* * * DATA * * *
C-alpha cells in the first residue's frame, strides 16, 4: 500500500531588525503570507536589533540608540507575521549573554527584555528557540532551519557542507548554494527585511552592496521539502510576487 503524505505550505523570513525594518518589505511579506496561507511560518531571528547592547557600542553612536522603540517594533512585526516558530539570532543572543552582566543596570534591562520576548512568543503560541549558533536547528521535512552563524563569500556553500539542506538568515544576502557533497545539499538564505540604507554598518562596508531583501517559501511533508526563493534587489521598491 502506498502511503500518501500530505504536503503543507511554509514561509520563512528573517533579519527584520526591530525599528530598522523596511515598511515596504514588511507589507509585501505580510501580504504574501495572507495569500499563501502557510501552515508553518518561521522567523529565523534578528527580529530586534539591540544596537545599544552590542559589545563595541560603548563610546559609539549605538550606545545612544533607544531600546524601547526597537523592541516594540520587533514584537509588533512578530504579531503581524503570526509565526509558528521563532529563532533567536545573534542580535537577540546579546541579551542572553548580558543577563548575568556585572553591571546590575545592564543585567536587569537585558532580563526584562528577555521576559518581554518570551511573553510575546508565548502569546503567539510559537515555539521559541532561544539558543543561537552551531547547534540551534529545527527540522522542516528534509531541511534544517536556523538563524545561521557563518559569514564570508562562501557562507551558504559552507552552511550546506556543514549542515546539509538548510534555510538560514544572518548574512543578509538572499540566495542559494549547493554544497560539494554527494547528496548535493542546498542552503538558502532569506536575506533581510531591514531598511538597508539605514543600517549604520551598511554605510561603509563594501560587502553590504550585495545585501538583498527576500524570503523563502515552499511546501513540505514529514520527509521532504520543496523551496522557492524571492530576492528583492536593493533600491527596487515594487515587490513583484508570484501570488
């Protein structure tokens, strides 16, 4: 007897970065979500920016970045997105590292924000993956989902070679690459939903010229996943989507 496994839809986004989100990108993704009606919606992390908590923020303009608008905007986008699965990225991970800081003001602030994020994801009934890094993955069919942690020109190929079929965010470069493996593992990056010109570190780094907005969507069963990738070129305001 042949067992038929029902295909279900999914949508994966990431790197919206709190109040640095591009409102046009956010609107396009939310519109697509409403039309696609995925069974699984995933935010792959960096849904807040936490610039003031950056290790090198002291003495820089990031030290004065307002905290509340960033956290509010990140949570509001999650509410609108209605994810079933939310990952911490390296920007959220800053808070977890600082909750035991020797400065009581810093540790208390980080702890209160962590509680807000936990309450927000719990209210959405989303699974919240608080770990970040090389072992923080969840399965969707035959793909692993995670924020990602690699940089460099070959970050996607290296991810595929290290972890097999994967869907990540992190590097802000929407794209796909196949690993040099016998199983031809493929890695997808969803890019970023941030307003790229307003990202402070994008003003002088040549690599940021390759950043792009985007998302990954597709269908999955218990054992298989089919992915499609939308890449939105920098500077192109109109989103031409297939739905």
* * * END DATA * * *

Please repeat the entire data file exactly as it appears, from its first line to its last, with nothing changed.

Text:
C-alpha cells in the first residue's frame, strides 16, 4: 500500500531588525503570507536589533540608540507575521549573554527584555528557540532551519557542507548554494527585511552592496521539502510576487 503524505505550505523570513525594518518589505511579506496561507511560518531571528547592547557600542553612536522603540517594533512585526516558530539570532543572543552582566543596570534591562520576548512568543503560541549558533536547528521535512552563524563569500556553500539542506538568515544576502557533497545539499538564505540604507554598518562596508531583501517559501511533508526563493534587489521598491 502506498502511503500518501500530505504536503503543507511554509514561509520563512528573517533579519527584520526591530525599528530598522523596511515598511515596504514588511507589507509585501505580510501580504504574501495572507495569500499563501502557510501552515508553518518561521522567523529565523534578528527580529530586534539591540544596537545599544552590542559589545563595541560603548563610546559609539549605538550606545545612544533607544531600546524601547526597537523592541516594540520587533514584537509588533512578530504579531503581524503570526509565526509558528521563532529563532533567536545573534542580535537577540546579546541579551542572553548580558543577563548575568556585572553591571546590575545592564543585567536587569537585558532580563526584562528577555521576559518581554518570551511573553510575546508565548502569546503567539510559537515555539521559541532561544539558543543561537552551531547547534540551534529545527527540522522542516528534509531541511534544517536556523538563524545561521557563518559569514564570508562562501557562507551558504559552507552552511550546506556543514549542515546539509538548510534555510538560514544572518548574512543578509538572499540566495542559494549547493554544497560539494554527494547528496548535493542546498542552503538558502532569506536575506533581510531591514531598511538597508539605514543600517549604520551598511554605510561603509563594501560587502553590504550585495545585501538583498527576500524570503523563502515552499511546501513540505514529514520527509521532504520543496523551496522557492524571492530576492528583492536593493533600491527596487515594487515587490513583484508570484501570488
């Protein structure tokens, strides 16, 4: 007897970065979500920016970045997105590292924000993956989902070679690459939903010229996943989507 496994839809986004989100990108993704009606919606992390908590923020303009608008905007986008699965990225991970800081003001602030994020994801009934890094993955069919942690020109190929079929965010470069493996593992990056010109570190780094907005969507069963990738070129305001 042949067992038929029902295909279900999914949508994966990431790197919206709190109040640095591009409102046009956010609107396009939310519109697509409403039309696609995925069974699984995933935010792959960096849904807040936490610039003031950056290790090198002291003495820089990031030290004065307002905290509340960033956290509010990140949570509001999650509410609108209605994810079933939310990952911490390296920007959220800053808070977890600082909750035991020797400065009581810093540790208390980080702890209160962590509680807000936990309450927000719990209210959405989303699974919240608080770990970040090389072992923080969840399965969707035959793909692993995670924020990602690699940089460099070959970050996607290296991810595929290290972890097999994967869907990540992190590097802000929407794209796909196949690993040099016998199983031809493929890695997808969803890019970023941030307003790229307003990202402070994008003003002088040549690599940021390759950043792009985007998302990954597709269908999955218990054992298989089919992915499609939308890449939105920098500077192109109109989103031409297939739905």